The Egyptian mummy has been haunting cinema since the 1930s. Numerous movies about the undead springing back to life have been made over the decades, and the unexpected success of The Mummy in 1999 proves that ancient Egyptian methods of preserving dead bodies continue to have the potential to spook modern-day audiences.
The Mummy kicked off a series of films centred on the adventures of explorer Rick O’ Connell (Brendan Fraser) and his wife Evelyn (Rachel Weisz). Two more films followed as well as the spin-off The Scorpion King (2002). The franchise is now being rebooted with global star Tom Cruise, and will be released on June 9.
Cruise plays Nick Morton, who survives a plane crash because he is “cursed by the ultimate evil”. Morton and his colleagues find themselves entangled with the Prodigium, a monster hunting organisation led by Russell Crowe’s Henryk Jekyll. Unlike previous editions, the reboot features a female mummy. Sofia Boutella is an ancient Egyptian princess “whose destiny was unjustly taken from her” and has since returned to terrorise humankind. Boutella had previously appeared in Kingsman: The Secret Service as Gazelle, who has blades for legs.
“If you look at her eyes, and this is what I got from watching Kingsman, there’s a whole performance going on here,” explained director Alex Kurtzman, known for his writing on Star Trek, Transformers: Revenge of the Fallen, Now You See Me and The Amazing Spider-Man 2. “And in not saying anything but conveying that much to me, I thought oh my god, no matter how much prosthetics we put on her, no matter how much CG we put on her face, if I see this, she’s going to convey something very emotional to me.”
The 2017 version is the first entry in the Dark Universe franchise, which will resurrect classic monster movies. The Bride of Frankenstein (starring Javier Bardem) is slated for a 2019 release. New versions of Van Helsing, Creature from the Black Lagoon and Wolf Man are in the early stages of development.
Filming of The Mummy took place in Oxford, Surrey and Namibia. As can be expected from a Tom Cruise movie, The Mummy will showcase several daring stunts. A plane crash sequence was staged in a zero gravity chamber instead of a sound stage. It took place over four high-altitude flights. “It took us two days and the crew was flying around and vomiting in between takes. You couldn’t train for this,” Cruise revealed.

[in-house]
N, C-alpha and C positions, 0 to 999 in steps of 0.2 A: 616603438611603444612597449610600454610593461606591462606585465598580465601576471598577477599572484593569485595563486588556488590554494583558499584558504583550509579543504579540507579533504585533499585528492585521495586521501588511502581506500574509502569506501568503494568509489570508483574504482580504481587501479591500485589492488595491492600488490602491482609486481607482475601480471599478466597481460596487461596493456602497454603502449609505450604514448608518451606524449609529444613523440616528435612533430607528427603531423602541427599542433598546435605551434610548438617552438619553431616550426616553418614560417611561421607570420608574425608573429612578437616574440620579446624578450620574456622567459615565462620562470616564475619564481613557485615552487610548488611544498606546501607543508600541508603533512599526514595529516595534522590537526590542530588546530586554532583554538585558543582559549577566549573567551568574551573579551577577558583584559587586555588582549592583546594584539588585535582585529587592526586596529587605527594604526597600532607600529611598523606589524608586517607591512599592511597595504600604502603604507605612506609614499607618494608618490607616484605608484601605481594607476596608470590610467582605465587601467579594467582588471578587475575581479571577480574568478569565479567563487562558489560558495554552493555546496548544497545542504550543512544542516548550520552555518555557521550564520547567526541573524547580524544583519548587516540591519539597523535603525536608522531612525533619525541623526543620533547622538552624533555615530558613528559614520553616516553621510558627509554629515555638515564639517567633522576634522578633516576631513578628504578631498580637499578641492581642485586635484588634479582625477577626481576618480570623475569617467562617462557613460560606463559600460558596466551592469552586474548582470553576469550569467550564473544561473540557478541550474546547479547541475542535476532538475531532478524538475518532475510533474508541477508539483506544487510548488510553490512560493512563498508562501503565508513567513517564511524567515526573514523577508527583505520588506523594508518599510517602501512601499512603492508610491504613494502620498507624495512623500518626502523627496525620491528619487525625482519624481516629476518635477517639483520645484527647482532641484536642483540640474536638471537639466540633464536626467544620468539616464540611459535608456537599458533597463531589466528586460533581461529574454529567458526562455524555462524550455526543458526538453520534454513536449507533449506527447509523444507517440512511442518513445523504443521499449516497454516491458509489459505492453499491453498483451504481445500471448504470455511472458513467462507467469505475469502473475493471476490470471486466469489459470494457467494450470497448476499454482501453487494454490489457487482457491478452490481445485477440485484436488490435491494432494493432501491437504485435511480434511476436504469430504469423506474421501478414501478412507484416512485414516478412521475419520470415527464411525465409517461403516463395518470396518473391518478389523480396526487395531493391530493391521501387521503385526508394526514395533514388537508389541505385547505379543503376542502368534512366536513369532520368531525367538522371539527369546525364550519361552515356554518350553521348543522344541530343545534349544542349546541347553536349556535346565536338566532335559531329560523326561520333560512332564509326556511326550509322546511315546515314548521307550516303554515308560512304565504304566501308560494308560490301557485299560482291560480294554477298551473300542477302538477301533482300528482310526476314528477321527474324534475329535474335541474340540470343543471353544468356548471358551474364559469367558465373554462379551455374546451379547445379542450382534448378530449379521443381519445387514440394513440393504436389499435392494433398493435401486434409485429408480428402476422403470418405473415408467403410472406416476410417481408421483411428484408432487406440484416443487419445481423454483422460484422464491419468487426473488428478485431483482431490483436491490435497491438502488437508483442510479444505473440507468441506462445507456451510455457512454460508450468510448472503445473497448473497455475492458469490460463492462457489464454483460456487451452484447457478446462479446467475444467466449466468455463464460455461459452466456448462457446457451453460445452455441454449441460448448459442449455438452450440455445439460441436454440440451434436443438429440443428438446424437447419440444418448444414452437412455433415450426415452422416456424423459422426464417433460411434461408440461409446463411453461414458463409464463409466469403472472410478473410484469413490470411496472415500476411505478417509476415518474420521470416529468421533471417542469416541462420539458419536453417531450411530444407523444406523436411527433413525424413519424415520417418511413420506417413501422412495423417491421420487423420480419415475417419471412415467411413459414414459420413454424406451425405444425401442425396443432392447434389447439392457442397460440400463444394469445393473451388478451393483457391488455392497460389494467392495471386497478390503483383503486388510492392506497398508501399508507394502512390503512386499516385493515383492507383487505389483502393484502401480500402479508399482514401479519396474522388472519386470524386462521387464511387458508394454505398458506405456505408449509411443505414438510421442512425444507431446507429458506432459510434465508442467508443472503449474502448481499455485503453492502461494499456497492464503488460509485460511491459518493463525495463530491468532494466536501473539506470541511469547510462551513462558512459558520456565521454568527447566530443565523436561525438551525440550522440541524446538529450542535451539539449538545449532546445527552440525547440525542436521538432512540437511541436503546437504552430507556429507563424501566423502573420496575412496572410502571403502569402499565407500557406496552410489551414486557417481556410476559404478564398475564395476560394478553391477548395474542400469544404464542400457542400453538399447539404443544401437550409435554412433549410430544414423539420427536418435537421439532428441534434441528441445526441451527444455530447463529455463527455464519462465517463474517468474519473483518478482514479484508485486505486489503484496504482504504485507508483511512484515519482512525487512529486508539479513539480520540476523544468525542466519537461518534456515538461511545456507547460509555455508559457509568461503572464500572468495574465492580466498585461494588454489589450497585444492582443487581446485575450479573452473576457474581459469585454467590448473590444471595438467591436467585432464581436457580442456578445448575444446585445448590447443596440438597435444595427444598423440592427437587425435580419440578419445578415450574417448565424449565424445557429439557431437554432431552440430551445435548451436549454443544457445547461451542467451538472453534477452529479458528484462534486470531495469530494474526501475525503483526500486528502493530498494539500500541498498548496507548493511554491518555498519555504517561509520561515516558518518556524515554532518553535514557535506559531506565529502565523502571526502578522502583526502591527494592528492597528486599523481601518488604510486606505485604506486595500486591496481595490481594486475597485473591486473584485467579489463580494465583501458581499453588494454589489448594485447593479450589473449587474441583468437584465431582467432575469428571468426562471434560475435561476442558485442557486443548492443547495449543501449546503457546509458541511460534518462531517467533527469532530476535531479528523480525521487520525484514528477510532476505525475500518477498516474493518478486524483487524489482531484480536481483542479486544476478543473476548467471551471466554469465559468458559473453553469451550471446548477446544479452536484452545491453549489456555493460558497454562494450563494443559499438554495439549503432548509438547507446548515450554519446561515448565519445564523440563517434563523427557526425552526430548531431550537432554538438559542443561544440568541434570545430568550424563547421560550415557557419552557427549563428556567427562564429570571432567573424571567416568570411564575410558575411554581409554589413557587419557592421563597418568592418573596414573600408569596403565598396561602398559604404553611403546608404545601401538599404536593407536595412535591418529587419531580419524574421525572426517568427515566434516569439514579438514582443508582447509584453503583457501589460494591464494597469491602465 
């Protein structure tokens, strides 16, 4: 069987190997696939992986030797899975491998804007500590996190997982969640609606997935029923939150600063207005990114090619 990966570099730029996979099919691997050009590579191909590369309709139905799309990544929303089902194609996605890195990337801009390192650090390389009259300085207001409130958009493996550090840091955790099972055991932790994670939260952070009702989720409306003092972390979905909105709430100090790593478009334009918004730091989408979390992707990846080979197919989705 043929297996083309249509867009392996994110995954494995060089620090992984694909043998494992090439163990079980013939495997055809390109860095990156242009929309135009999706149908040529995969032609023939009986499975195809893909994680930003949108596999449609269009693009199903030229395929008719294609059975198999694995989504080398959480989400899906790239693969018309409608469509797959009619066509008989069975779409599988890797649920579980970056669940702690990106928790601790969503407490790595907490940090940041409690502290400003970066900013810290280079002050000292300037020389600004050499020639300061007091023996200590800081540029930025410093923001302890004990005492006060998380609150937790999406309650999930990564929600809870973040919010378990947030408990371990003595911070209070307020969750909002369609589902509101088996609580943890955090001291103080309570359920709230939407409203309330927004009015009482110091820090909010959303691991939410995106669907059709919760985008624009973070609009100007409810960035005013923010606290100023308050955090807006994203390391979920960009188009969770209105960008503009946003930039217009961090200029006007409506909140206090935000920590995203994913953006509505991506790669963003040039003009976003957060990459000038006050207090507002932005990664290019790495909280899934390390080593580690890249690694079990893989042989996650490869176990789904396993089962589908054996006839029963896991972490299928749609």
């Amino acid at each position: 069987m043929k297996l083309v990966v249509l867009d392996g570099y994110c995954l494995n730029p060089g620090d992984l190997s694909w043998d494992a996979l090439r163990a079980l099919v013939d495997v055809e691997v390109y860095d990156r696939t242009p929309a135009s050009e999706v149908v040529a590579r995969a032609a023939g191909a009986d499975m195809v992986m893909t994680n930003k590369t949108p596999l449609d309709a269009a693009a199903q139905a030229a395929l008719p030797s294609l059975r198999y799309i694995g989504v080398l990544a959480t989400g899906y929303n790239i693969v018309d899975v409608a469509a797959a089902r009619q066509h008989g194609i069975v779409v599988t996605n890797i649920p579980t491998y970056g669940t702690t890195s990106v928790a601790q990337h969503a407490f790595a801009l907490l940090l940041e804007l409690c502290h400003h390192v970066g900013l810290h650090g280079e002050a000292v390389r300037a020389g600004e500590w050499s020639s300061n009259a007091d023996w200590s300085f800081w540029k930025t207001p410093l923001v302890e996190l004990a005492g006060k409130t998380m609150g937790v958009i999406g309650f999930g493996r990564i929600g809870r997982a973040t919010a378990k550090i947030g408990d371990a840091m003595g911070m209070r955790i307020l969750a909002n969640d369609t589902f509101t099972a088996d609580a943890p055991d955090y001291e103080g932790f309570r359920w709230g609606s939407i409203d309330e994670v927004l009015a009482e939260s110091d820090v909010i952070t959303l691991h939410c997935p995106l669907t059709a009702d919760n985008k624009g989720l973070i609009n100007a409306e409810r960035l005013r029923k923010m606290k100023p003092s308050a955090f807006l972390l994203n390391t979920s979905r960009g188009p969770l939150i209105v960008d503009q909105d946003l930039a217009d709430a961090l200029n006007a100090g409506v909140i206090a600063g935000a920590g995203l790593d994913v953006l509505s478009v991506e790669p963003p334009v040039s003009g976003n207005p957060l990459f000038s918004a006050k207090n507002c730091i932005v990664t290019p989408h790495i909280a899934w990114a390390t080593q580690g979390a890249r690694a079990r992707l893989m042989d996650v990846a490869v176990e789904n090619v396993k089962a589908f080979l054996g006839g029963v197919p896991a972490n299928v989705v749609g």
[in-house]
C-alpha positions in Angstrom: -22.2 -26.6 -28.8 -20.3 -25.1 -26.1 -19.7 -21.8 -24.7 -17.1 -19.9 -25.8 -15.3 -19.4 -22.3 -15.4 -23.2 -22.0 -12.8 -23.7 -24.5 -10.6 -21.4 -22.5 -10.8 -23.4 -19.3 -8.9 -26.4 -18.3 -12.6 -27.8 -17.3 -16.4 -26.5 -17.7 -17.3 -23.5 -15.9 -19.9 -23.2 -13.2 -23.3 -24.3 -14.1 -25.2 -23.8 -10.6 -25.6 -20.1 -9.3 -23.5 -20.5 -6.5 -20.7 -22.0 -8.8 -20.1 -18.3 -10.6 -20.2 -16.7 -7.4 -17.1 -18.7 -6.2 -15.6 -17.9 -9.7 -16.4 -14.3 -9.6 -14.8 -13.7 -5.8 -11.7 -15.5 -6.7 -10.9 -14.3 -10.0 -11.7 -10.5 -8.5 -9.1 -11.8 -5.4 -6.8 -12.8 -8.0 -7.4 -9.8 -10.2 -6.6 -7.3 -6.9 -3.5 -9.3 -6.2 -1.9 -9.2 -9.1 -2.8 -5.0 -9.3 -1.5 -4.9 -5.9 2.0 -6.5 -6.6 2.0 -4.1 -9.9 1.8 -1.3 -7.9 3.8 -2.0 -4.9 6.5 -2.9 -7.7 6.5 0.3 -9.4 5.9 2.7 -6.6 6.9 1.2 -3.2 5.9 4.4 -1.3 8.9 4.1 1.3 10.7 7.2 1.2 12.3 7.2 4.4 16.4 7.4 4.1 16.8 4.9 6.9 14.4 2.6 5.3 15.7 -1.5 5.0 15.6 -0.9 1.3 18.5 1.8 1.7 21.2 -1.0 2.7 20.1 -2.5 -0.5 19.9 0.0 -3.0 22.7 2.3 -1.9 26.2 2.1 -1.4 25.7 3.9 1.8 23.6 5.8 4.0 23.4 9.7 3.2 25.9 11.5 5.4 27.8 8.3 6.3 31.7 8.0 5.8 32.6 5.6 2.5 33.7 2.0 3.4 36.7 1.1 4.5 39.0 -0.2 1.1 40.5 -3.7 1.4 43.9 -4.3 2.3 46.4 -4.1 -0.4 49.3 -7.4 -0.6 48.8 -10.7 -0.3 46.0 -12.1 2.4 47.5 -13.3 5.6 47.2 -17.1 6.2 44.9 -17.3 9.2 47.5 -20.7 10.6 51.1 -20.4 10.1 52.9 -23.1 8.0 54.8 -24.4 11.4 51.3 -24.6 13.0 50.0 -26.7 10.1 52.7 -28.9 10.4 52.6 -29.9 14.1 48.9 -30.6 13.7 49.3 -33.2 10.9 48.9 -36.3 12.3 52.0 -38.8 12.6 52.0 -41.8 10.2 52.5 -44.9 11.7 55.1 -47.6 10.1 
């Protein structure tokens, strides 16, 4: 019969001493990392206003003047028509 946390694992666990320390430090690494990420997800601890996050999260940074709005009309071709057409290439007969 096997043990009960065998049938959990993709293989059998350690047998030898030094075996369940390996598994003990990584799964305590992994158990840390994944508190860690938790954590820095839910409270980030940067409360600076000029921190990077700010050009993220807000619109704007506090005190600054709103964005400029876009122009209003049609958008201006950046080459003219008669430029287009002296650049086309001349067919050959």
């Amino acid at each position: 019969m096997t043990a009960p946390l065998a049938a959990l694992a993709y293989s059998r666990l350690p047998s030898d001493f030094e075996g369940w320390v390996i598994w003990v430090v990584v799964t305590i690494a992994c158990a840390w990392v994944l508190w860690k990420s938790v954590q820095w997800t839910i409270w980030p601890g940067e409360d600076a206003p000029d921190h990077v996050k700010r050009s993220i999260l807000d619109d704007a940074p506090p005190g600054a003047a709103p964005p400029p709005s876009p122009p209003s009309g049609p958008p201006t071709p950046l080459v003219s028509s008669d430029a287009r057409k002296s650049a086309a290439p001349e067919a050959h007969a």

There won’t be any similarities between The Mummy and the films starring Fraser, which were set in the late 1920s. The new movie plays out in present-day America, and will have a greater infusion of horror than the previous films. According to some reports, the action will be on the scale of Mission: Impossible, the locations include the Middle East and London, and there is the possibility that Cruise himself has been raised from the dead.
The casting of Cruise over Fraser caused howls of protest among fans. “Brendan Fraser is The Mummy and The Mummy is Brendan Fraser,” huffed one writer, while the hashtag #NotMyMummy briefly enlivened Twitter. Fraser said that he could understand the logic behind the reboot and didn’t see the need to be in the new movie “unless they call me for some in-joke, nudge-nudge, wink-wink reason to walk an actor through a cameo in the background a la Hitchcock or something”.
The 1999 movie borrowed many ideas from the 1932 silent film of the same name, directed by Karl Freund and starring the great Boris Karloff. He plays Imhotep (Arnold Vosloo in the 1999 production), the Egyptian mummy who is accidentally revived by archaeologists and causes havoc as he hunts for his lost love.